After considering the first week’s readings and the videos that we were instructed to watch, I am very hopeful about the practical uses of the knowledge and insights that we will gain in this class. I had read previous versions of Friedman’s book and found it to be entertaining and enlightening. The summary that was provided for us provided little that was new in my opinion. However, I found the article by Florida to represent a new perspective to which I had not been previously exposed. The “spiky world” and its consequences are hard to deny based on the volume of demographic data and the way in which it is presented. In spite of the hard evidence that Florida presents it does not eliminate the practical truth of Friedman’s suggestion that in a flattened world more and more people can participate in the world’s economy in ways that were previously denied based on location.
I believe that the two points of view should be synthesized to get a more complete picture of the realities that exist in today’s world. The lack of a spike in Australia does not keep a software engineer from collaborating with colleagues in South Africa (another spikeless location) to generate new products that can be sold and consumed around the world. Friedman’s point that the tools and mechanisms for distribution are available throughout the world is quite valid and does not change because of the lack of spikes in various parts of the world.
Listening to Shirky’s talk leads me to believe that he would land on the side of Friedman. The open participation that Shirky mentions is clearly a result of the “ten forces that flattened the world” mentioned by Friedman. Florida paints a picture of a world of increasingly high peaks that make it harder to get out of the deepening valleys. Shirky gave evidence that even though China would generally show up as a “valley” in Florida’s paradigm, the reality is that through the technologies that have flattened the world the people in the valleys of China were able to make an impact on the government of China which was accustomed to controlling the flow of information by establishing their own wall around their people. These walls (or peaks) proved to be easily scalable with the right types of technology.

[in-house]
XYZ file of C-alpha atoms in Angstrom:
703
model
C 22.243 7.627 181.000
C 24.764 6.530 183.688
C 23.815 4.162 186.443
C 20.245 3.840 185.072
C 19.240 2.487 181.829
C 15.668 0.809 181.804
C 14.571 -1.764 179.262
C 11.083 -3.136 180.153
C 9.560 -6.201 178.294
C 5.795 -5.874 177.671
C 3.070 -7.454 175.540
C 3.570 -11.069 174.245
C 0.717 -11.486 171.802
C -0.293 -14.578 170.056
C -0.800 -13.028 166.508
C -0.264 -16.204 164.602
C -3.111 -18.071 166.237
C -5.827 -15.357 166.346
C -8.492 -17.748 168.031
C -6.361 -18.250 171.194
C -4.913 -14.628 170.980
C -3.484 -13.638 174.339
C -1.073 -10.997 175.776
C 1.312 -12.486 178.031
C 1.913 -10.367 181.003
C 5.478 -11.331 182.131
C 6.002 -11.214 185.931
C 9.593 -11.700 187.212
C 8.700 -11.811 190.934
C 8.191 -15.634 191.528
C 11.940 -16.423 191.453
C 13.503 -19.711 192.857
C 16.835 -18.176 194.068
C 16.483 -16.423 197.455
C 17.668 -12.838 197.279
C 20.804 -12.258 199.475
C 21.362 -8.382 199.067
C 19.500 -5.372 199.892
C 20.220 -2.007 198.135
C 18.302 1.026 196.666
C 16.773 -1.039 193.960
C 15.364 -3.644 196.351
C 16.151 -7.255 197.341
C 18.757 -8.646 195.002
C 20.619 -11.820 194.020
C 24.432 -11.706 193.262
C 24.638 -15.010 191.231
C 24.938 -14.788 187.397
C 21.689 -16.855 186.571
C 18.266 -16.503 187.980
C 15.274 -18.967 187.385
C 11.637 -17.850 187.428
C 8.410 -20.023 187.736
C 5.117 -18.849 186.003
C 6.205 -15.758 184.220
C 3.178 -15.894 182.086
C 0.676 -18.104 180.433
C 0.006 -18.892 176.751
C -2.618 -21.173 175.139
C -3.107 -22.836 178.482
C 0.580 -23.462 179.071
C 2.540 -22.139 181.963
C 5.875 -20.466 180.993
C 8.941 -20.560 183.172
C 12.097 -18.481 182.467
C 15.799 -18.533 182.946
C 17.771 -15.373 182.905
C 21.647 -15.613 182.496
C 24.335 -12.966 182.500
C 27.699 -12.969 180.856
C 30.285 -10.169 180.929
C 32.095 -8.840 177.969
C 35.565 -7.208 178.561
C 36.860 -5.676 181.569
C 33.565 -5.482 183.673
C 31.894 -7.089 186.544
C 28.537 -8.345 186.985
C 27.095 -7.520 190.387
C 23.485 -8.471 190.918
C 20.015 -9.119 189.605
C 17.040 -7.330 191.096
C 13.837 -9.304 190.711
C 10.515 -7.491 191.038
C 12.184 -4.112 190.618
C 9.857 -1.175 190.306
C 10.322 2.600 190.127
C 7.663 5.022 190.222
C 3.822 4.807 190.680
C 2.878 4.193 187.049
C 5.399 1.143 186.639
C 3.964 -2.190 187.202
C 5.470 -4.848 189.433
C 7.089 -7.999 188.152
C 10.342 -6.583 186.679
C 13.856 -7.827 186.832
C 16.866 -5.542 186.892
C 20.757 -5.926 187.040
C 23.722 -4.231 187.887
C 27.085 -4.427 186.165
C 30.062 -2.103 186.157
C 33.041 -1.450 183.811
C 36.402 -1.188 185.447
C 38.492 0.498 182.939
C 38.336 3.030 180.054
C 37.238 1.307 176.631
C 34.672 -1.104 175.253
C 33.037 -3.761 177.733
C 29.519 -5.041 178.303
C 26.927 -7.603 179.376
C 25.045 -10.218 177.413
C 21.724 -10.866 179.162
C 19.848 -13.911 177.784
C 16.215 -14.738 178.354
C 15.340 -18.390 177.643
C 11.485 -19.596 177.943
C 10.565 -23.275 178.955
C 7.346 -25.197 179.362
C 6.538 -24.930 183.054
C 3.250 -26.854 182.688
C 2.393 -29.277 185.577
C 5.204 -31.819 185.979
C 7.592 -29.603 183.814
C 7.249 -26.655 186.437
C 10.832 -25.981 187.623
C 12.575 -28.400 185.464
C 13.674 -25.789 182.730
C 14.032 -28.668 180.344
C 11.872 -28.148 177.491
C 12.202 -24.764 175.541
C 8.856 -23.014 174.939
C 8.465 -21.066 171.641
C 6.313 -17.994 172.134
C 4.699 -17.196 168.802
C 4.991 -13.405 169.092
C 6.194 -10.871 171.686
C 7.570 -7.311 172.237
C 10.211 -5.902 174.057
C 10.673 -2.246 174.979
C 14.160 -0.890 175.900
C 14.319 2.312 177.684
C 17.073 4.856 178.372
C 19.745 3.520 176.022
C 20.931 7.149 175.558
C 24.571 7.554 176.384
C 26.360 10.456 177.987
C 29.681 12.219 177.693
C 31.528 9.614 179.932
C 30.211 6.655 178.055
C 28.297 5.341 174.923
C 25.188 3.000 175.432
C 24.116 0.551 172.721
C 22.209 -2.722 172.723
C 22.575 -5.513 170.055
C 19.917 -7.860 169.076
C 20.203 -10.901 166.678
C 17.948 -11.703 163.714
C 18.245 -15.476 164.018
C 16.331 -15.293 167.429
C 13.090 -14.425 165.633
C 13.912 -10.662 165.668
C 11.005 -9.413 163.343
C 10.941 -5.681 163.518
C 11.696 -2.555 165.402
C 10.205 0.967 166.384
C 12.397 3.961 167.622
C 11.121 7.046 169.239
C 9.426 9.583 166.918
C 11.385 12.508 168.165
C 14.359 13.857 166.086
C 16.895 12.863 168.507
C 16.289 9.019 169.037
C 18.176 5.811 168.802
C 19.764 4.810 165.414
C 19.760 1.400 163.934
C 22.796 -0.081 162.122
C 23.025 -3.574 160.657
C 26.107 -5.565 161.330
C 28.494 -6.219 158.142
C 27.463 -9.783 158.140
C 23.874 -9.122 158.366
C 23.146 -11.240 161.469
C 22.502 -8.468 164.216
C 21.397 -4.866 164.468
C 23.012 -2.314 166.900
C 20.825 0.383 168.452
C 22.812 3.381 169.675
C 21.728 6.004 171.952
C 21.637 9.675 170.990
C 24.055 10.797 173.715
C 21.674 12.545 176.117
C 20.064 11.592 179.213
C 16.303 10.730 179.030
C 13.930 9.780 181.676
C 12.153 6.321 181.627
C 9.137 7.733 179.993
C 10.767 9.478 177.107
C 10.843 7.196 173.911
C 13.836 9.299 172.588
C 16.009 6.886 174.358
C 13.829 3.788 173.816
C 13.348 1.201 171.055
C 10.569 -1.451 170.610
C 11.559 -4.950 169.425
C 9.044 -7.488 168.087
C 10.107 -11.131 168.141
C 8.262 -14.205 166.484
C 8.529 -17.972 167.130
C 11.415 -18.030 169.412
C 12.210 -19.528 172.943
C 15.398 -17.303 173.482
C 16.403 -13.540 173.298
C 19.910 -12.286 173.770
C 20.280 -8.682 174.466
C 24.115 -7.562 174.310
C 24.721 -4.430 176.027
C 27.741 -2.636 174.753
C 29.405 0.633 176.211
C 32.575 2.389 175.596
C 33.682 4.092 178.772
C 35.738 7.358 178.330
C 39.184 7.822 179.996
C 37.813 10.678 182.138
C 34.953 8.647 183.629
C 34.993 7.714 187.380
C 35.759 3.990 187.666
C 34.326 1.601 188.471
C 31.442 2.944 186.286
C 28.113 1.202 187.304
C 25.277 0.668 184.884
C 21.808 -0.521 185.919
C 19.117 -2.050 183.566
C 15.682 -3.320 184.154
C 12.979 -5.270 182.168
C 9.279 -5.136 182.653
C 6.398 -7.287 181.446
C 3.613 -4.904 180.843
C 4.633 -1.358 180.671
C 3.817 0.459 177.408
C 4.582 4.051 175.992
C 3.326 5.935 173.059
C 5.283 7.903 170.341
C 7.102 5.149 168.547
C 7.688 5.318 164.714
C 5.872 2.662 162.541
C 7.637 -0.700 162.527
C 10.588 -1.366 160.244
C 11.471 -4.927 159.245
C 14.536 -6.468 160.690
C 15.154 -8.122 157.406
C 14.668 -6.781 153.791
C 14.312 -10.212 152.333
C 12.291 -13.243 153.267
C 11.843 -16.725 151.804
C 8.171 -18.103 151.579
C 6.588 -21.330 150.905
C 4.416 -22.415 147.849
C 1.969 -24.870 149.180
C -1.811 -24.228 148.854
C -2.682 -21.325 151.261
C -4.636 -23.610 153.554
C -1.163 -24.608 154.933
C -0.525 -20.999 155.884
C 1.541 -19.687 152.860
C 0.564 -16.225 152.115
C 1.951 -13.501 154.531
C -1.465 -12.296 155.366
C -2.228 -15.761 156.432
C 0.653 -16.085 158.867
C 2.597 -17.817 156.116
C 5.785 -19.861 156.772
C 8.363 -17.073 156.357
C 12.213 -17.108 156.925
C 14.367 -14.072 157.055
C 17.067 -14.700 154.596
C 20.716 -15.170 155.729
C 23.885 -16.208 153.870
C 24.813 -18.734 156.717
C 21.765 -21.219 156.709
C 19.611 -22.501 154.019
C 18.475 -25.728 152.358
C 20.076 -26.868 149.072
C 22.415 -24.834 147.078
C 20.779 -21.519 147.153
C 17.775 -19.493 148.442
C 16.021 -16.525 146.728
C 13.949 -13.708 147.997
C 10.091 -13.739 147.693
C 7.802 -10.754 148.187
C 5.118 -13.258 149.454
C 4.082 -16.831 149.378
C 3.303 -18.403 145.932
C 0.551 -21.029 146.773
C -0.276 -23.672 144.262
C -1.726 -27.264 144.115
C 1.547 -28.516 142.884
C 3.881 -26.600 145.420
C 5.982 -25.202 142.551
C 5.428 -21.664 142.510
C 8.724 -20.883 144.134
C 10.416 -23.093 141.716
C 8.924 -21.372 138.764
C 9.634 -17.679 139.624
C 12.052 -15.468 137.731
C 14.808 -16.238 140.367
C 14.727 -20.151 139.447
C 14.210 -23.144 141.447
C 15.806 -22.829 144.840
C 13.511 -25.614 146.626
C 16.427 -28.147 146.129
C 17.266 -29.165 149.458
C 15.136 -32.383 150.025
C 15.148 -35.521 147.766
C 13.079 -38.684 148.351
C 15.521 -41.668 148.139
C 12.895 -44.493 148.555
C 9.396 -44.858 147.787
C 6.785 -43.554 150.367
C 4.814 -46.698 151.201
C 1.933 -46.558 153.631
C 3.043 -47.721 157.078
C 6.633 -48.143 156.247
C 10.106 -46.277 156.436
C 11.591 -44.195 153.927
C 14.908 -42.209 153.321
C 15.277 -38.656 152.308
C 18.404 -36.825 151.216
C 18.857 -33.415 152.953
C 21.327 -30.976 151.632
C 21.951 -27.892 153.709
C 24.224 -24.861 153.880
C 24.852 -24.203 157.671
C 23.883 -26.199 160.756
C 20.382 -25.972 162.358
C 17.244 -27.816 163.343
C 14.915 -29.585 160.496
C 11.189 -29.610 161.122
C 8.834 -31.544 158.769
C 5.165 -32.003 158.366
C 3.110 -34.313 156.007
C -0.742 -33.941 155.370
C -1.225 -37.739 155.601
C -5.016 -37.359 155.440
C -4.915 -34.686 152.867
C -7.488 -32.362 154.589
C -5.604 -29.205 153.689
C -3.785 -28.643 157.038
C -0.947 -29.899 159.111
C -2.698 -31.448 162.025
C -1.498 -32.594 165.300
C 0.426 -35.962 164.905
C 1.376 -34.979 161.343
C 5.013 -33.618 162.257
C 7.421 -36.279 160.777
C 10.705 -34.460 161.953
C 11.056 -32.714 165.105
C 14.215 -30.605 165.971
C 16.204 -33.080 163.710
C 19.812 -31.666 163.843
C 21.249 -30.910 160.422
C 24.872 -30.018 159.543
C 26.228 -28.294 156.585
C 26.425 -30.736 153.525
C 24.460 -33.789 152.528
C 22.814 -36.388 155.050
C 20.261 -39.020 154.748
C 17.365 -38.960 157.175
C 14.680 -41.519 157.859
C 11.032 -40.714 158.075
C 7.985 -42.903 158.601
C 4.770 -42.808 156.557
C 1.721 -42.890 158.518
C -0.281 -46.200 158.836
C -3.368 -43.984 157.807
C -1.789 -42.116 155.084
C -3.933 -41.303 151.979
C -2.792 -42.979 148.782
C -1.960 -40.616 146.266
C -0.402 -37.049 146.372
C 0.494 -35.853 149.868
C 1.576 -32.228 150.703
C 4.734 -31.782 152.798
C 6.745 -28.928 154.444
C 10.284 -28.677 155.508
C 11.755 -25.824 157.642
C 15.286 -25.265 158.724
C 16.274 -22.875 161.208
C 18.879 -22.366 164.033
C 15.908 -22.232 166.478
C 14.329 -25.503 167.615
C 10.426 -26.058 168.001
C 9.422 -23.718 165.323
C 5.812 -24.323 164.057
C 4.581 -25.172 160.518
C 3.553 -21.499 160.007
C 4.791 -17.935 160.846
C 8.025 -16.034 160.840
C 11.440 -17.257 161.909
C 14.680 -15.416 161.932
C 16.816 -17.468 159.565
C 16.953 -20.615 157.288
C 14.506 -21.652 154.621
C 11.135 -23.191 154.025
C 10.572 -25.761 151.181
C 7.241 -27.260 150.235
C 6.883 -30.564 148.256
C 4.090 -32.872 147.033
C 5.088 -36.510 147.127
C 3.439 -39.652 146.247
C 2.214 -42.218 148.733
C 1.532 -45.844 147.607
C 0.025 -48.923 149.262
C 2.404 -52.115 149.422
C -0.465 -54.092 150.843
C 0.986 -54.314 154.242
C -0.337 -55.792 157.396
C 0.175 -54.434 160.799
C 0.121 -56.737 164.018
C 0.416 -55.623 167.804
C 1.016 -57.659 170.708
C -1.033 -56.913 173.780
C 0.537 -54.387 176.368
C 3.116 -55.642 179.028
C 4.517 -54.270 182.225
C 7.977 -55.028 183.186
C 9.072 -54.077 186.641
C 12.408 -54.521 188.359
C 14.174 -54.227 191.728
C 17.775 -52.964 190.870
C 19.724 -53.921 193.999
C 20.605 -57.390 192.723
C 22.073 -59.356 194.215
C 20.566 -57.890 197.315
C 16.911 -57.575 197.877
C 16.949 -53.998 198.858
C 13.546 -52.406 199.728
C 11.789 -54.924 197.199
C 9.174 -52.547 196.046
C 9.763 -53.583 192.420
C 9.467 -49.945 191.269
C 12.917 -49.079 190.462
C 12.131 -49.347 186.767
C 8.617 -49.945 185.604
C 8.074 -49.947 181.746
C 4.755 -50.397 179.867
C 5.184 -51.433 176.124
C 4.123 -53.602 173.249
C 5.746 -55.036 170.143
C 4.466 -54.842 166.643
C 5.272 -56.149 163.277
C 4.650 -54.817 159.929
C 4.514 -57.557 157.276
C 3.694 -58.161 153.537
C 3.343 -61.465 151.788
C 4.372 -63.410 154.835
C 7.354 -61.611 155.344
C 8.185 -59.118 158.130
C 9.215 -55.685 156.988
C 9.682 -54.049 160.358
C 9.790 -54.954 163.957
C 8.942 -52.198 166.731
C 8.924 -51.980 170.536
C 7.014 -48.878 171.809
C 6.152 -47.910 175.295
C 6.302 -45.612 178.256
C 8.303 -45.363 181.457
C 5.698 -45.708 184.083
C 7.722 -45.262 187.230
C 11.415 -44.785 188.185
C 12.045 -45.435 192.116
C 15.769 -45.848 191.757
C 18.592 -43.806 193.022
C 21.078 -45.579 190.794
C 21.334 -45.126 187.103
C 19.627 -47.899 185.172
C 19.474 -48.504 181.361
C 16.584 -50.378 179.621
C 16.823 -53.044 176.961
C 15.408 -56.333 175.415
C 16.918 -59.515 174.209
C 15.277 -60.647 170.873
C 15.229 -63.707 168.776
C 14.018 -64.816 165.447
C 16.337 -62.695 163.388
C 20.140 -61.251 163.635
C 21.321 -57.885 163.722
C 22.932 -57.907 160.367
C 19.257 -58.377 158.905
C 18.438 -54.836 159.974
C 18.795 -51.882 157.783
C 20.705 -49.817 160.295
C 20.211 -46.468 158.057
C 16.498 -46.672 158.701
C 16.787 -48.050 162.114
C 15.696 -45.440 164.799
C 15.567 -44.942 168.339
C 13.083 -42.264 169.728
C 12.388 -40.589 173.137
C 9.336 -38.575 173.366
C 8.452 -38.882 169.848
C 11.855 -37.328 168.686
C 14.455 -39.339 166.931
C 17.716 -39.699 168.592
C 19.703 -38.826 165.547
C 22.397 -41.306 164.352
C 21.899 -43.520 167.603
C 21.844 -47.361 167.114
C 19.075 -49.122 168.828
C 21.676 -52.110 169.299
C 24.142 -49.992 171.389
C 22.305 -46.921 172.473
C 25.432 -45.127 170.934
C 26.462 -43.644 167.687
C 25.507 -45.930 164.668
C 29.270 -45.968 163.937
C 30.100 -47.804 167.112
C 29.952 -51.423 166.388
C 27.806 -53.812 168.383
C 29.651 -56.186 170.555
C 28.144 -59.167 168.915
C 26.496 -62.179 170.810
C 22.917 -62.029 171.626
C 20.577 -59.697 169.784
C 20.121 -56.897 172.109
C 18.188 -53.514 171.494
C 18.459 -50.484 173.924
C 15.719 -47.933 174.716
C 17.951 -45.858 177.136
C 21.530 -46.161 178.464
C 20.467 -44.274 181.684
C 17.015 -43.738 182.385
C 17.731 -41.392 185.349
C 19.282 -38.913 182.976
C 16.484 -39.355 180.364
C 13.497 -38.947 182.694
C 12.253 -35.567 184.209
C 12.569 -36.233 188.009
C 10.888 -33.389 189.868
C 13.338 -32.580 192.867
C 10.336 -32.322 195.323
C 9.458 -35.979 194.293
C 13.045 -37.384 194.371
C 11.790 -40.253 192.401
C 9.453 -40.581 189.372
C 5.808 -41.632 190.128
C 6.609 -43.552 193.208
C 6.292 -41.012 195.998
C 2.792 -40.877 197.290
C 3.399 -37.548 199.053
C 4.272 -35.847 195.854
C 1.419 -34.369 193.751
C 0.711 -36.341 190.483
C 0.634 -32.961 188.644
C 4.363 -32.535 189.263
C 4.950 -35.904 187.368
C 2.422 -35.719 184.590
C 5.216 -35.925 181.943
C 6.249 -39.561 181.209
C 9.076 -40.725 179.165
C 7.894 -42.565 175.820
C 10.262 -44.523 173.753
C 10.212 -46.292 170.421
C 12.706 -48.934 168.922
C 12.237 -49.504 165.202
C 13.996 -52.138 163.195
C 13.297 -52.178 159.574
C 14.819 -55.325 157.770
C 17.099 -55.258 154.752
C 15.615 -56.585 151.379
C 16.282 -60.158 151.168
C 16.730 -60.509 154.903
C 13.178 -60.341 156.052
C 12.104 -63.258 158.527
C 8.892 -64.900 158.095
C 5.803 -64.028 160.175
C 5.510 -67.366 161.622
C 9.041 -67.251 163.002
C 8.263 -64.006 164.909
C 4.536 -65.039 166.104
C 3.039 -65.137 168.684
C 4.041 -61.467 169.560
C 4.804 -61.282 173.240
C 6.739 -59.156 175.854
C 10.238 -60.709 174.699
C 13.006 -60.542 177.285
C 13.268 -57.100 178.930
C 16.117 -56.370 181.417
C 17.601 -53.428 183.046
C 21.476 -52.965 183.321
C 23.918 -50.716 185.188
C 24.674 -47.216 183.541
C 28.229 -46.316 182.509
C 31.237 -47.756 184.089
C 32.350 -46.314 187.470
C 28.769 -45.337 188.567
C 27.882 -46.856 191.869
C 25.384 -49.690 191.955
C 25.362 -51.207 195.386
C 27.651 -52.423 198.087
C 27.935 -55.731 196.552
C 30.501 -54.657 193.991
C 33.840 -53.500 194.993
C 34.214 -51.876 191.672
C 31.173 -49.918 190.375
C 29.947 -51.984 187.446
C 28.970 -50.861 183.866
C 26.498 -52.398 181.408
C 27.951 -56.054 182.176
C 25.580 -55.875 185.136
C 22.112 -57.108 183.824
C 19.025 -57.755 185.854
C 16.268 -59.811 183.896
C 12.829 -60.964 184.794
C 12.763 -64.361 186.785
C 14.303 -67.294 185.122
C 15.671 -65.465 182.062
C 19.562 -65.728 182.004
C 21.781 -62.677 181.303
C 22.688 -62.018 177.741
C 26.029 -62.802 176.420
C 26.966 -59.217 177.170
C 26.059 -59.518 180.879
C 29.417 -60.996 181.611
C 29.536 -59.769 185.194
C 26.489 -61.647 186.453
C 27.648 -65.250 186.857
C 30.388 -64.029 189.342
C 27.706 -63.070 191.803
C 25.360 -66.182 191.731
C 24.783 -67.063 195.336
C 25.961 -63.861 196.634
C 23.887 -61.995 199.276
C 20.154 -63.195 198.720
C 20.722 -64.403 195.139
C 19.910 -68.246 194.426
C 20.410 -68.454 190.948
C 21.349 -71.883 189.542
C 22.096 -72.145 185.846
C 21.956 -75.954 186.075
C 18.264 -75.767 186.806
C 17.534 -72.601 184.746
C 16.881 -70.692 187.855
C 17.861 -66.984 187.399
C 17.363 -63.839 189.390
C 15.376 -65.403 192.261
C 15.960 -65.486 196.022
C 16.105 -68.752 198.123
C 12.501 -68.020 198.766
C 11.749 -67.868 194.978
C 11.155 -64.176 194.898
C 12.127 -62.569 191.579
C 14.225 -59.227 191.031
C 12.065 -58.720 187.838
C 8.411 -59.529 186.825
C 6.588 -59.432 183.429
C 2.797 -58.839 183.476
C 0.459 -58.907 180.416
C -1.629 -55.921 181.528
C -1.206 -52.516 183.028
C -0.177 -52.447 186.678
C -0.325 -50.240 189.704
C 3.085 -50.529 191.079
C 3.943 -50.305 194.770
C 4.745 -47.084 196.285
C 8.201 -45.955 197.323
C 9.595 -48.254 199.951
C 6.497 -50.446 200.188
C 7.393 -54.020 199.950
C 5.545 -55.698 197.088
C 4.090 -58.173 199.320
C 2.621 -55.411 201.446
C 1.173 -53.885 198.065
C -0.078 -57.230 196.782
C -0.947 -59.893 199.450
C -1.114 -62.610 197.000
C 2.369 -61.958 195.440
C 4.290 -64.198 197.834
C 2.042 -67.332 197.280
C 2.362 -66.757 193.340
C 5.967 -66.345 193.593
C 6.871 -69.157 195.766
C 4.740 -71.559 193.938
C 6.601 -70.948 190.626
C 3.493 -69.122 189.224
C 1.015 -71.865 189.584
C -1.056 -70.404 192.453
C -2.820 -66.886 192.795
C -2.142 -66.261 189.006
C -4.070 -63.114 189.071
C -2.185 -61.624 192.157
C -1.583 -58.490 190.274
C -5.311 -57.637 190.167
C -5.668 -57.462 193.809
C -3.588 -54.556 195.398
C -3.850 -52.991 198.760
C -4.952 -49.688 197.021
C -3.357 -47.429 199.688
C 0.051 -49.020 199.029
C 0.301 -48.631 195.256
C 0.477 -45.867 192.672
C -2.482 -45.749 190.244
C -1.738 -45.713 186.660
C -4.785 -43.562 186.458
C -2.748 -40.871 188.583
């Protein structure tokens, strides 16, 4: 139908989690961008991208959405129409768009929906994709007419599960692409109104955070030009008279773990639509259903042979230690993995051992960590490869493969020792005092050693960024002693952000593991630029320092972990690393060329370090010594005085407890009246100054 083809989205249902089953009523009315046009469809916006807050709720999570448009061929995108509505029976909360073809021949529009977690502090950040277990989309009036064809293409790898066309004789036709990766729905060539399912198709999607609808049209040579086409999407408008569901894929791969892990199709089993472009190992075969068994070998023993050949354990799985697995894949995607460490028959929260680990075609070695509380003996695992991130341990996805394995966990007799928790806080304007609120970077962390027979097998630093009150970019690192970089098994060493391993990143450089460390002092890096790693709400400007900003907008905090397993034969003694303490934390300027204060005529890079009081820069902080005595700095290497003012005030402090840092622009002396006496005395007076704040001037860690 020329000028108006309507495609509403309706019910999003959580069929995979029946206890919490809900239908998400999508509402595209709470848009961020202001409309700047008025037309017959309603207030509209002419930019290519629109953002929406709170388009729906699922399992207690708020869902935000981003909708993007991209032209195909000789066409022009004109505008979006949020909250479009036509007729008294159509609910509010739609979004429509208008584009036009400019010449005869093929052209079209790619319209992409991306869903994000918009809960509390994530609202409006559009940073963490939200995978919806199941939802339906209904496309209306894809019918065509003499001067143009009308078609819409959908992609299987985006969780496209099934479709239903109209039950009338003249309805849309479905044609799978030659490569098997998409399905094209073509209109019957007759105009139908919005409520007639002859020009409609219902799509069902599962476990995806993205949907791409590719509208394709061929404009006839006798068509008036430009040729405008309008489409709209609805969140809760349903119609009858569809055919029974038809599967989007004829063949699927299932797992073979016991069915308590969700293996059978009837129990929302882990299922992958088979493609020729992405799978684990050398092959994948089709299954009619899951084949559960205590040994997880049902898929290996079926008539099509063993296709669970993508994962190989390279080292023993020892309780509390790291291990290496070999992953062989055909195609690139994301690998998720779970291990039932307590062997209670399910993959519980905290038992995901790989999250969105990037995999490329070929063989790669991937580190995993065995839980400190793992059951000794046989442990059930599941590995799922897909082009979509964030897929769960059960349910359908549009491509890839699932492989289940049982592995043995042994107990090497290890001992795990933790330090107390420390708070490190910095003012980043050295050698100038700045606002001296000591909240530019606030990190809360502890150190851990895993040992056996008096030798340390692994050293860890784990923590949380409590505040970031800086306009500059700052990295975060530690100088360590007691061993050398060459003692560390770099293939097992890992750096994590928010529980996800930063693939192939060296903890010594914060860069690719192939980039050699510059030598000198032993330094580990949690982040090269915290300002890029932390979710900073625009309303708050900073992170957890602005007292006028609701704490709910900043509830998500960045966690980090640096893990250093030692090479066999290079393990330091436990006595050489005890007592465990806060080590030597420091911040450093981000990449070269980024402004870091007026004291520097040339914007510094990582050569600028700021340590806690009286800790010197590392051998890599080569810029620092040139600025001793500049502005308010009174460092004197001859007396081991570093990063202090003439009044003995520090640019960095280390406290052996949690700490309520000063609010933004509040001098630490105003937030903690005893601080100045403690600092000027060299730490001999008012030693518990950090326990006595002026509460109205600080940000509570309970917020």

A reasonable question to be asked is “are these concepts still relevant?” Even before I knew we were to write about this question I was thinking to myself that this data – especially the Atlantic Monthly article from Florida – was quite old given the rapid pace of change in today’s world. I did investigate Florida’s website http://www.creativeclass.com which would be a worthwhile resource for anyone in this class. However, there was no follow-up on this “spiky world” paradigm that I could find. I hope to do some more research on this in the upcoming days. I do find Florida’s work intriguing and worthy of our consideration even though the data used is nearly 10 years old.